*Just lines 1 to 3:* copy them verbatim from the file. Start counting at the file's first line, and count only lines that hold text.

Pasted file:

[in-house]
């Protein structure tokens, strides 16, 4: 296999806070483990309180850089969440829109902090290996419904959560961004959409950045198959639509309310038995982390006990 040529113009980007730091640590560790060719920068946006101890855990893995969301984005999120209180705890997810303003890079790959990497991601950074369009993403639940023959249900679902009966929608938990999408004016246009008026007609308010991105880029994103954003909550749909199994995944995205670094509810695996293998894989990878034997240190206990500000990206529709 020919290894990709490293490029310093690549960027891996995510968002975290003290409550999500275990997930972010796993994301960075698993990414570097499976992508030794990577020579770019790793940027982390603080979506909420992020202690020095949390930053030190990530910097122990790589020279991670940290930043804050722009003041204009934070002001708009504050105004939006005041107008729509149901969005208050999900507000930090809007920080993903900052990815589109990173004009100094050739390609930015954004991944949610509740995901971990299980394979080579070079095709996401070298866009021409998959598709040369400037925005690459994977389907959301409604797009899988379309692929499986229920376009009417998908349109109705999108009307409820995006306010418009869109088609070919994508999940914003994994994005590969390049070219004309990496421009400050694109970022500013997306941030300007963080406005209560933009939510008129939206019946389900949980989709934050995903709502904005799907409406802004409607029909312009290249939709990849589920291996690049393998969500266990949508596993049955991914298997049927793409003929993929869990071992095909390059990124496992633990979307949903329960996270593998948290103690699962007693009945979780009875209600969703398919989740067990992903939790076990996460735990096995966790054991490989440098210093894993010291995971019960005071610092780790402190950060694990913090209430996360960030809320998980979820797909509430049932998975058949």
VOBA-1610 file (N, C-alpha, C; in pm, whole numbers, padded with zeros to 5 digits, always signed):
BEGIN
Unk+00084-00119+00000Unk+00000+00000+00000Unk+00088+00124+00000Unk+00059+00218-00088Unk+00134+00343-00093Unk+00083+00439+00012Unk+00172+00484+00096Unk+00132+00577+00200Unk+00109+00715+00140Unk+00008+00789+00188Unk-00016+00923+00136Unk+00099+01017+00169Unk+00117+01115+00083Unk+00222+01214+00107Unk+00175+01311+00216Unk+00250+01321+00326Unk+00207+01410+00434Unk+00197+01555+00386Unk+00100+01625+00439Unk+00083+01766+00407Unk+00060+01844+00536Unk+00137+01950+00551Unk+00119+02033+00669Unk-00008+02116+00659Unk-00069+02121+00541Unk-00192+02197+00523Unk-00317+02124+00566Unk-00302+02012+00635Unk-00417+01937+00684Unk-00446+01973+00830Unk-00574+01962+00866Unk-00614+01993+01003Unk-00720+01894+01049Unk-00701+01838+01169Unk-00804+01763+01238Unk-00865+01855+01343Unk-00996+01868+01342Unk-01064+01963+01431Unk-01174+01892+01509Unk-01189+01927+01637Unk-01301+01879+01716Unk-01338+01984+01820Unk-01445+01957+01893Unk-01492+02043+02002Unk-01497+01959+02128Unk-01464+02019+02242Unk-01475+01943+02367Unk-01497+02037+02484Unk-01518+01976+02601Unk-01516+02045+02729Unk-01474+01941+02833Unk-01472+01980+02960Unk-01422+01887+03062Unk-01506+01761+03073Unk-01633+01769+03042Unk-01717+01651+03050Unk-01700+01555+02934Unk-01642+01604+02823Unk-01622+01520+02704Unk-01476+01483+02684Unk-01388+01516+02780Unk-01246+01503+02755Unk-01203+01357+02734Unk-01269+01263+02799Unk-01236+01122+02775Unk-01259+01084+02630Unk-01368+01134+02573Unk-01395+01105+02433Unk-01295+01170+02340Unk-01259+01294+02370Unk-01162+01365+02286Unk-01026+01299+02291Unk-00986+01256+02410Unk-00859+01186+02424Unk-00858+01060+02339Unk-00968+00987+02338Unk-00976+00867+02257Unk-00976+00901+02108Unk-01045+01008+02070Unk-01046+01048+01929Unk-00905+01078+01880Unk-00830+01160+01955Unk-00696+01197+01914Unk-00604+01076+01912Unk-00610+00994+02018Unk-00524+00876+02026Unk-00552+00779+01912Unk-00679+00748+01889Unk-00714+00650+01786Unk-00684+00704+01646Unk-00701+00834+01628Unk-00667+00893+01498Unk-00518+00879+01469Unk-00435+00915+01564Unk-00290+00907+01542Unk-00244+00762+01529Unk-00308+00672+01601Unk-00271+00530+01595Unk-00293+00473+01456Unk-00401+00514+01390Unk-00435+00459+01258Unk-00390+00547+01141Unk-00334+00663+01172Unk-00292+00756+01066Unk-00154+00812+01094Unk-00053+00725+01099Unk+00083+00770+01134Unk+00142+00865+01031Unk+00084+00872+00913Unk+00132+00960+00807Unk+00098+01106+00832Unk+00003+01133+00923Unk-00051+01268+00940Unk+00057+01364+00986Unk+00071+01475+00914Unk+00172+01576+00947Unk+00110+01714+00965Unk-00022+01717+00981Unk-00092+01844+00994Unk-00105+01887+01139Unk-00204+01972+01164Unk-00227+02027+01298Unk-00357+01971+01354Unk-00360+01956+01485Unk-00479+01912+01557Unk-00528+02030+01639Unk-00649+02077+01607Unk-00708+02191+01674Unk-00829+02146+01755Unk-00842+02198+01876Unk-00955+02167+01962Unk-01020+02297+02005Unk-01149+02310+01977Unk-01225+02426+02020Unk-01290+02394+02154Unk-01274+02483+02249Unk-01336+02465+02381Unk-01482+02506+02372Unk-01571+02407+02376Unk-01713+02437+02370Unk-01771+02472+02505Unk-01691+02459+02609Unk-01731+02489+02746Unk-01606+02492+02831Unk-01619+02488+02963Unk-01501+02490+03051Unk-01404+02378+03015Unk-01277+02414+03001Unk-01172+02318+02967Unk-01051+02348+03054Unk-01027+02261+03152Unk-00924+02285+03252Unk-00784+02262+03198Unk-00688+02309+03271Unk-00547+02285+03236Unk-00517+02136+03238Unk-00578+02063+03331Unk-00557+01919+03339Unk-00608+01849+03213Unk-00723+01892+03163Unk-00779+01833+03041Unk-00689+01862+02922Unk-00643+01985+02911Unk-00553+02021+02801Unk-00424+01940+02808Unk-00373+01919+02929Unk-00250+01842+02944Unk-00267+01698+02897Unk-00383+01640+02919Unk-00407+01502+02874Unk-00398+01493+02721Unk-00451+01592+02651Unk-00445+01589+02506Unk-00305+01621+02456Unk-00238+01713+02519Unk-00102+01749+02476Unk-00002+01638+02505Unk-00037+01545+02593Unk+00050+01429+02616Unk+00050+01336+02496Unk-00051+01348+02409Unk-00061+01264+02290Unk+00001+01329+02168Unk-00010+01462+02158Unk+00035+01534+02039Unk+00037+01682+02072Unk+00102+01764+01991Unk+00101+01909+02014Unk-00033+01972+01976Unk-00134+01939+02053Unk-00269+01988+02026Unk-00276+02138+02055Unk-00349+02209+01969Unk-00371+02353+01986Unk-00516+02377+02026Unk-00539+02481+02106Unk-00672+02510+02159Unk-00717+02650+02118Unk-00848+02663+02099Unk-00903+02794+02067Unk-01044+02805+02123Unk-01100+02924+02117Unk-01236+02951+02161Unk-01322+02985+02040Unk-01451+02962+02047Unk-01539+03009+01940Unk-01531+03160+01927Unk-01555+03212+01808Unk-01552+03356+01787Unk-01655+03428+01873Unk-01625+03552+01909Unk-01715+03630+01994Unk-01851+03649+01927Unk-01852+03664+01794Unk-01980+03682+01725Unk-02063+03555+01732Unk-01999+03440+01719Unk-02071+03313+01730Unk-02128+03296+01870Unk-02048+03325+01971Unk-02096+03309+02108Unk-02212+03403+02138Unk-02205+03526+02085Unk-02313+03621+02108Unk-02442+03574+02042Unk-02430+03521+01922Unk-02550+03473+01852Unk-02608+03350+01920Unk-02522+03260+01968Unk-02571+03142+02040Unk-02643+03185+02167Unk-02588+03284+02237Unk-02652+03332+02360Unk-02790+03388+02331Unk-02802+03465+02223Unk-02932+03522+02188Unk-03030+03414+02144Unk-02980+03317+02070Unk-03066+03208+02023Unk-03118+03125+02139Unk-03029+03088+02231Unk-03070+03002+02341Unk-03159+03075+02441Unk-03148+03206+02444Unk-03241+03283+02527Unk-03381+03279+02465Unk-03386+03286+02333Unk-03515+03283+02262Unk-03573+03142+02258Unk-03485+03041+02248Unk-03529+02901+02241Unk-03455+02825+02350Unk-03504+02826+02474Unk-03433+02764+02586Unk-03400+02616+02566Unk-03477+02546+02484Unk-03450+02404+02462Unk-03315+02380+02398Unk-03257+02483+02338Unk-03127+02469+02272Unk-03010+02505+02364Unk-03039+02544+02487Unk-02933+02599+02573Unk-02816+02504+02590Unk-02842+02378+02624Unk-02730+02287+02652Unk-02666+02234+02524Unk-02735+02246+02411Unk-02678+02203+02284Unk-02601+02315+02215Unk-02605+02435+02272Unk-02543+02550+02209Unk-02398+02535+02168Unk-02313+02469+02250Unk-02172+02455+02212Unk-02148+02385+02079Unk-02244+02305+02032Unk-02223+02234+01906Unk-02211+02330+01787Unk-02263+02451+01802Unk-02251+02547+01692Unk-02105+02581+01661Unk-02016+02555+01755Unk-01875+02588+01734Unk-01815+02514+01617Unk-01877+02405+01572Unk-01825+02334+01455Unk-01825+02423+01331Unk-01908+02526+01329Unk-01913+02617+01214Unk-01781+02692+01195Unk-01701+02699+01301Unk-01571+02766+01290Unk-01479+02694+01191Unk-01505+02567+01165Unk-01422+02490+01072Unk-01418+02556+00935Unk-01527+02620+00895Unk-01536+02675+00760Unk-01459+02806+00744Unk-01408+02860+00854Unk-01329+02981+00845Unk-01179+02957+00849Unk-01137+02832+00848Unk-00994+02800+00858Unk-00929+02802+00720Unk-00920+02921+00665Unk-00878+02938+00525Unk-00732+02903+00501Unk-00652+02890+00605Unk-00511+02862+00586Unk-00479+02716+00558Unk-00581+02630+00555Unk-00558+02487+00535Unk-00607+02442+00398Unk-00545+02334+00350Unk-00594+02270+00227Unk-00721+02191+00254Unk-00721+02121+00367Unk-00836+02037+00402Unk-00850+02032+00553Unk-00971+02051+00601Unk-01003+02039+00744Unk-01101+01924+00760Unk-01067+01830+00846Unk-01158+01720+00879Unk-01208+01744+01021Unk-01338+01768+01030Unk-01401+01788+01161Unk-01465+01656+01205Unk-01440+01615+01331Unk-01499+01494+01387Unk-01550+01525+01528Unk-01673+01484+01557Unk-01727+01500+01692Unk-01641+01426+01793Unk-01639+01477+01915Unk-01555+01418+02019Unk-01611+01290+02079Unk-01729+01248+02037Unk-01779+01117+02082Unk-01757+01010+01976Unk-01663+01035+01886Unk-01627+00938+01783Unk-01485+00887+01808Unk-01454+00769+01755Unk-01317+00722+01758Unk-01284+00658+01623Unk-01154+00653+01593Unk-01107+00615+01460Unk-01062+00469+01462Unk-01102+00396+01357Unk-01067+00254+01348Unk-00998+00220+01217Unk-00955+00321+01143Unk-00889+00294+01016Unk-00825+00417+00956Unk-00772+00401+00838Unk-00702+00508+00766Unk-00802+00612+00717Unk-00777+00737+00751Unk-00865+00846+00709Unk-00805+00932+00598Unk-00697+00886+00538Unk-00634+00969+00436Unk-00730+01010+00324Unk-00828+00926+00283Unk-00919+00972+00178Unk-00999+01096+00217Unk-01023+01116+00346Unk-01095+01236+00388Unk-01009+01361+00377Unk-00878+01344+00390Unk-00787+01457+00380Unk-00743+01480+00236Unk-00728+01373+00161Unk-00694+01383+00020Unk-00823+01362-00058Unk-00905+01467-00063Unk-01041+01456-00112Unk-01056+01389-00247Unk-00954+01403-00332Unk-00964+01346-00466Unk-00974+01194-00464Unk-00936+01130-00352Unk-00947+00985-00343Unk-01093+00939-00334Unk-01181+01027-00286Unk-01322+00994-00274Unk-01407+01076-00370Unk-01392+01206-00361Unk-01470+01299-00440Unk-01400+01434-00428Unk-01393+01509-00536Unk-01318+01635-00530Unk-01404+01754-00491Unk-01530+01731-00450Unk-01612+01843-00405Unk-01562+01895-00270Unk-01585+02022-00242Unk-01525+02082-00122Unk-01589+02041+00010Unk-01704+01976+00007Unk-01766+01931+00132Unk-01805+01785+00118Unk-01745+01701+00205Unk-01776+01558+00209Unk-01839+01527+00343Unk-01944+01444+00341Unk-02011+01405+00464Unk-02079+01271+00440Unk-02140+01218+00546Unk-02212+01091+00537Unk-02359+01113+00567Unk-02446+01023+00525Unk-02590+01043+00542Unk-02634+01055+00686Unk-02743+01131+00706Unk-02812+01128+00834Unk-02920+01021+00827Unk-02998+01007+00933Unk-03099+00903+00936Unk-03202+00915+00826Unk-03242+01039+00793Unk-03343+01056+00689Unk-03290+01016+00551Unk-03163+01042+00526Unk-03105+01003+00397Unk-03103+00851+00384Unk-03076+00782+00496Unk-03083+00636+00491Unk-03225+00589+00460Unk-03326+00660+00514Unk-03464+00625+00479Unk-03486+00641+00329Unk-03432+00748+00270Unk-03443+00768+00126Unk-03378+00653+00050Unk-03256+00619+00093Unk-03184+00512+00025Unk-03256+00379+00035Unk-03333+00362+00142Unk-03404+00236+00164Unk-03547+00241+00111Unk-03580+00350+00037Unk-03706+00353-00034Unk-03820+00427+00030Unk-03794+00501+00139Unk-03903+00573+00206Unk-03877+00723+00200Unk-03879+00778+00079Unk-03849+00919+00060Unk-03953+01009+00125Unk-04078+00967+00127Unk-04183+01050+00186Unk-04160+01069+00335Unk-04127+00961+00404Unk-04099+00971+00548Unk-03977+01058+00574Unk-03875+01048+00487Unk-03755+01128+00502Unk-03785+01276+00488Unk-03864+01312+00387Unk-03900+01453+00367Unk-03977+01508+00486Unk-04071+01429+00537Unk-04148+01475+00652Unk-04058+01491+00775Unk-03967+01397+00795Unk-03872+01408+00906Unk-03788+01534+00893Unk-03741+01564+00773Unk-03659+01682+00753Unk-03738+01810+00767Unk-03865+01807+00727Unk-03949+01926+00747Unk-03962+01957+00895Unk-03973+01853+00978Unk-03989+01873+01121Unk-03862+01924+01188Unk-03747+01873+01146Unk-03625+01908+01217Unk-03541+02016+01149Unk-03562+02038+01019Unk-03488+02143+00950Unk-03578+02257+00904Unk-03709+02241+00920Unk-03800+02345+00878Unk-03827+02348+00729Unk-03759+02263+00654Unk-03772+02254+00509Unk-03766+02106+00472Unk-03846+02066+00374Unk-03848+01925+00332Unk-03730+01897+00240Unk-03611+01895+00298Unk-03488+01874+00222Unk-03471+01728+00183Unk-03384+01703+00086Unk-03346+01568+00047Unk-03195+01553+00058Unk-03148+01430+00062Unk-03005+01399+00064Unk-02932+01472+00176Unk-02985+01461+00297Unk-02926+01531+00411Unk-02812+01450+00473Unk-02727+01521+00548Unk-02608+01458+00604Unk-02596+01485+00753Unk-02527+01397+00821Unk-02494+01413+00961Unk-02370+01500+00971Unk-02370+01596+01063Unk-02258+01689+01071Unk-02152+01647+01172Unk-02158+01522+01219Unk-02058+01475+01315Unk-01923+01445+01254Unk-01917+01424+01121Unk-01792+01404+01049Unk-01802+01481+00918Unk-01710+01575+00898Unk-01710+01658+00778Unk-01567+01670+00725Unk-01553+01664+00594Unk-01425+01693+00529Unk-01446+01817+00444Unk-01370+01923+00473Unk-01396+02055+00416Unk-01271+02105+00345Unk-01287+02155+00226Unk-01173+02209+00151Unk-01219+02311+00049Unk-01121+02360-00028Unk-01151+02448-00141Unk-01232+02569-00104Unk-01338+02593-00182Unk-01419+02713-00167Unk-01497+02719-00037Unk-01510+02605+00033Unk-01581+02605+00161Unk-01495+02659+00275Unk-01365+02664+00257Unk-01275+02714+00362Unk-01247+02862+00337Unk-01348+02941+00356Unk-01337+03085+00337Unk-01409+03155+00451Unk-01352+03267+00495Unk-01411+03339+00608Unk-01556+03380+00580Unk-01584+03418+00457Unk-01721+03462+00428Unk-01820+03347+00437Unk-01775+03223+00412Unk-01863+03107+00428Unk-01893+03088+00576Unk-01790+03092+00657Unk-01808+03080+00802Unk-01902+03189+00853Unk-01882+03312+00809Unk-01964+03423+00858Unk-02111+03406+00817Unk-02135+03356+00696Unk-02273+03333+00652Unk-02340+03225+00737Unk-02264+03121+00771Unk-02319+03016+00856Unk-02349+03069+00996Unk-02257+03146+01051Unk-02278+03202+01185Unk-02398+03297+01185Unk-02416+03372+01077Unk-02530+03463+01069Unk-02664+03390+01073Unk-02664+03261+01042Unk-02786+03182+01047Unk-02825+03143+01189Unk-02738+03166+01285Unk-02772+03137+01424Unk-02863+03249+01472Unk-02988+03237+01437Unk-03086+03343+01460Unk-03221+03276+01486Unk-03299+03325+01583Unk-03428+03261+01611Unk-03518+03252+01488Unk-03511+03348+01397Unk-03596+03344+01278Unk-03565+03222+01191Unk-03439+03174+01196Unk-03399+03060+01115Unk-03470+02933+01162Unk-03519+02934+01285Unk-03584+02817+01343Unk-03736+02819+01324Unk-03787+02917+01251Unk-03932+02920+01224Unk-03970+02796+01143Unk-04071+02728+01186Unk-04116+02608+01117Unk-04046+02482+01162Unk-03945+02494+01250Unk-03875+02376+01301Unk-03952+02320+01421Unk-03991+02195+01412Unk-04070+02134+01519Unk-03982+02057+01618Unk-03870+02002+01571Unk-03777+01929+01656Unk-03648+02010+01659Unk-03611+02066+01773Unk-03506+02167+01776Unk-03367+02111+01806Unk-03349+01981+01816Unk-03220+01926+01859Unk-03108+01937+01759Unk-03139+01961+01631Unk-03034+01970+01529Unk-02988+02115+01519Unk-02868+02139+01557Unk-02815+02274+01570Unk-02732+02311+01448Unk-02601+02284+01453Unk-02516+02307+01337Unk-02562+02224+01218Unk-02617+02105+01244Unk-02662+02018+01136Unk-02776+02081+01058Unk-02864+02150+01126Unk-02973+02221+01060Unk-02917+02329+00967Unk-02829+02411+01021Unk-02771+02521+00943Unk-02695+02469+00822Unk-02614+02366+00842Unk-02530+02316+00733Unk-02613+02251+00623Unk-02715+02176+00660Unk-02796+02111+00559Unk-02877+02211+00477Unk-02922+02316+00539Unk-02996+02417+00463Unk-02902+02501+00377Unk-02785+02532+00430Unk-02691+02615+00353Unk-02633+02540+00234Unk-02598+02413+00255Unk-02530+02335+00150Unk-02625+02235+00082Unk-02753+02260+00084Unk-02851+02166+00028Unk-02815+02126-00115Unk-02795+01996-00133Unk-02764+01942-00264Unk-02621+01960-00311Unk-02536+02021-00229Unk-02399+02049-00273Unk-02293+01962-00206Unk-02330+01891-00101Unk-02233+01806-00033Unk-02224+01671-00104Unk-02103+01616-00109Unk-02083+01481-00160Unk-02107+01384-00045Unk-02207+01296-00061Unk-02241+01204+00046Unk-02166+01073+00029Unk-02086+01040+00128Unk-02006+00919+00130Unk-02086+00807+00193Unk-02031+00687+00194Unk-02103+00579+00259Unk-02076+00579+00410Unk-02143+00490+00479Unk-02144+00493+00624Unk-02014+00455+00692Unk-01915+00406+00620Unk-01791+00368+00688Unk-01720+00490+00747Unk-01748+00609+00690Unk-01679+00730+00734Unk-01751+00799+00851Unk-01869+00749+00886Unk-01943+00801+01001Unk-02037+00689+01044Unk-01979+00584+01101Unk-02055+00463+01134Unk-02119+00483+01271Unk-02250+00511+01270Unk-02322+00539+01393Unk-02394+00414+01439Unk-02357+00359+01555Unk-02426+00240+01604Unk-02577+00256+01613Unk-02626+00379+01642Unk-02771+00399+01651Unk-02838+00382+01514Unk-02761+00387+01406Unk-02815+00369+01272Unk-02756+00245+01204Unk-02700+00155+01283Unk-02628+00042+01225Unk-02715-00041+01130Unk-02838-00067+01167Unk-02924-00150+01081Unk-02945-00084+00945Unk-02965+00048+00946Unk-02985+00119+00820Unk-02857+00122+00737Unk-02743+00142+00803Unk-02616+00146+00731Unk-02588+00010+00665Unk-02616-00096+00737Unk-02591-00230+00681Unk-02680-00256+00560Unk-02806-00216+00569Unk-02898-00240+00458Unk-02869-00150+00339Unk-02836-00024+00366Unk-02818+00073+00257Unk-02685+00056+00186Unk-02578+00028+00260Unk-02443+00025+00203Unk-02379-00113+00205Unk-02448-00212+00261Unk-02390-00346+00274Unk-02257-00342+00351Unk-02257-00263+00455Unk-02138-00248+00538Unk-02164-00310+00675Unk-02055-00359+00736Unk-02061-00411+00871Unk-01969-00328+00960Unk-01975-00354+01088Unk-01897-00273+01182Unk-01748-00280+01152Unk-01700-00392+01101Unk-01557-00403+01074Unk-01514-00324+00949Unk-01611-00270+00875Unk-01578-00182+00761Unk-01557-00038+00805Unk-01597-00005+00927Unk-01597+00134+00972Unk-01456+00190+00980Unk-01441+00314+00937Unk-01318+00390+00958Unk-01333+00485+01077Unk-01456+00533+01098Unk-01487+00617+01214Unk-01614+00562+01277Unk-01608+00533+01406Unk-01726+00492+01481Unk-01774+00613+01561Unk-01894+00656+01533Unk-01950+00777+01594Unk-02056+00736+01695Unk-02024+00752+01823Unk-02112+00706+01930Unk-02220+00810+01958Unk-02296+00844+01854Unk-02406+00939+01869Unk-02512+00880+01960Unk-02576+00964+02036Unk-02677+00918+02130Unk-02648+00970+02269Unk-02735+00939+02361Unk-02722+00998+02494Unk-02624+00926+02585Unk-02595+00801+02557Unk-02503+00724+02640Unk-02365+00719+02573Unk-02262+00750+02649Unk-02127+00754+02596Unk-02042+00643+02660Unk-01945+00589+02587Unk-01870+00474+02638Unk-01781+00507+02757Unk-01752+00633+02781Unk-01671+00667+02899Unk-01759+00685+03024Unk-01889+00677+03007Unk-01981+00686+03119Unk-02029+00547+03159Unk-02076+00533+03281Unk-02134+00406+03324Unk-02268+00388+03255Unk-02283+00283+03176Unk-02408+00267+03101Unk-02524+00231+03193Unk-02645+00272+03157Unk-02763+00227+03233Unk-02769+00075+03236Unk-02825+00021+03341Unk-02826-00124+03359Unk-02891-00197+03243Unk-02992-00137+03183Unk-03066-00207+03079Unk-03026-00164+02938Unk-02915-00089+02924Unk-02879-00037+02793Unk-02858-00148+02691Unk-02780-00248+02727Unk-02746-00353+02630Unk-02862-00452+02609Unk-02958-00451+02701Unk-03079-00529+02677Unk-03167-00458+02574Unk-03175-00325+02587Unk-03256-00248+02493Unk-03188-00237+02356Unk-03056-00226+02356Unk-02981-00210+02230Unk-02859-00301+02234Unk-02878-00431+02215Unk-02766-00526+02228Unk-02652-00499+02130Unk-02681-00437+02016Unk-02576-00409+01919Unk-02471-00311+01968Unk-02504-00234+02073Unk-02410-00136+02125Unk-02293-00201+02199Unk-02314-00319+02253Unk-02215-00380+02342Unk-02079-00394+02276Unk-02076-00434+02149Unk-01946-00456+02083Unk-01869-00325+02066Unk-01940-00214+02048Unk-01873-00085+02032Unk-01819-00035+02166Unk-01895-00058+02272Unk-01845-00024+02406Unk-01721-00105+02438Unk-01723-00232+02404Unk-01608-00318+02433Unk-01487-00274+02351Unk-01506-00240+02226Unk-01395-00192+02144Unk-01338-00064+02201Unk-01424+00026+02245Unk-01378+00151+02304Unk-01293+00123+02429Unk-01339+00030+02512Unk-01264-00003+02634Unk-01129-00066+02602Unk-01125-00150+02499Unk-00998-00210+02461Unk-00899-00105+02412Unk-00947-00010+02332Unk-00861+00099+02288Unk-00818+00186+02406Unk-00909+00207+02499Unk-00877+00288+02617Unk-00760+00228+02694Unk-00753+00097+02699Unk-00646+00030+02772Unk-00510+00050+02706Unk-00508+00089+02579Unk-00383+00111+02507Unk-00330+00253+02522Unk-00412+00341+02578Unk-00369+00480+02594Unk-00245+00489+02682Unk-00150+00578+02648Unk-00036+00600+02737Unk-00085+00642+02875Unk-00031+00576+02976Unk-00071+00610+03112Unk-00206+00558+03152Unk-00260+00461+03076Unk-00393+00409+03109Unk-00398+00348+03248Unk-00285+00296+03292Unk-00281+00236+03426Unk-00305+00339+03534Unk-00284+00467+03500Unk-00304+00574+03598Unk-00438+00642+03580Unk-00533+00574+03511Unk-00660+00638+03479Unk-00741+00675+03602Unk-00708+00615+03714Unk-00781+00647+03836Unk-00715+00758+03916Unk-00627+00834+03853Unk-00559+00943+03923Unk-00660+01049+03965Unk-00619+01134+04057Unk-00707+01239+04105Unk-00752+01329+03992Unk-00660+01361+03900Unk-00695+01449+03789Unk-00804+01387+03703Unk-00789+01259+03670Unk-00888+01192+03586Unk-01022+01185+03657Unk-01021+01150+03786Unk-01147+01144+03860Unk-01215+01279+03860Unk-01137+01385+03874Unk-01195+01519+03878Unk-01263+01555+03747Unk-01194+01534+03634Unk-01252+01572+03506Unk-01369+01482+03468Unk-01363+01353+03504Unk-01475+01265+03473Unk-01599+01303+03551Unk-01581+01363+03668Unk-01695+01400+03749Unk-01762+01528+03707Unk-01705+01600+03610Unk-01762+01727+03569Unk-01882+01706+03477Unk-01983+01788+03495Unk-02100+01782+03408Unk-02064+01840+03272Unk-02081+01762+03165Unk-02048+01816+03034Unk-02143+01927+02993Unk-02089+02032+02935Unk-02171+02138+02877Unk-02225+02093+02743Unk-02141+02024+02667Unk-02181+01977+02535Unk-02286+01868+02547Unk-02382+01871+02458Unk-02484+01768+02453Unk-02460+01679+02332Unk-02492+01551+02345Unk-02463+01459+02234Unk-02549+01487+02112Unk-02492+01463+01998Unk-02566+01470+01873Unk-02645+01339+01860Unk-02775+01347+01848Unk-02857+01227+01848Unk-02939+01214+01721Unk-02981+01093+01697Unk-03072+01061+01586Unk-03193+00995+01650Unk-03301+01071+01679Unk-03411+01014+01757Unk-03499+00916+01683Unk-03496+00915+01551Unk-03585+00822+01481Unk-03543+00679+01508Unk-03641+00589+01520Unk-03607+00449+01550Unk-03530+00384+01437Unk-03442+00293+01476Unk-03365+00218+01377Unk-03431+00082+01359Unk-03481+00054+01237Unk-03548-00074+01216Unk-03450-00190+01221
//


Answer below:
[in-house]
């Protein structure tokens, strides 16, 4: 296999806070483990309180850089969440829109902090290996419904959560961004959409950045198959639509309310038995982390006990 040529113009980007730091640590560790060719920068946006101890855990893995969301984005999120209180705890997810303003890079790959990497991601950074369009993403639940023959249900679902009966929608938990999408004016246009008026007609308010991105880029994103954003909550749909199994995944995205670094509810695996293998894989990878034997240190206990500000990206529709 020919290894990709490293490029310093690549960027891996995510968002975290003290409550999500275990997930972010796993994301960075698993990414570097499976992508030794990577020579770019790793940027982390603080979506909420992020202690020095949390930053030190990530910097122990790589020279991670940290930043804050722009003041204009934070002001708009504050105004939006005041107008729509149901969005208050999900507000930090809007920080993903900052990815589109990173004009100094050739390609930015954004991944949610509740995901971990299980394979080579070079095709996401070298866009021409998959598709040369400037925005690459994977389907959301409604797009899988379309692929499986229920376009009417998908349109109705999108009307409820995006306010418009869109088609070919994508999940914003994994994005590969390049070219004309990496421009400050694109970022500013997306941030300007963080406005209560933009939510008129939206019946389900949980989709934050995903709502904005799907409406802004409607029909312009290249939709990849589920291996690049393998969500266990949508596993049955991914298997049927793409003929993929869990071992095909390059990124496992633990979307949903329960996270593998948290103690699962007693009945979780009875209600969703398919989740067990992903939790076990996460735990096995966790054991490989440098210093894993010291995971019960005071610092780790402190950060694990913090209430996360960030809320998980979820797909509430049932998975058949």
VOBA-1610 file (N, C-alpha, C; in pm, whole numbers, padded with zeros to 5 digits, always signed):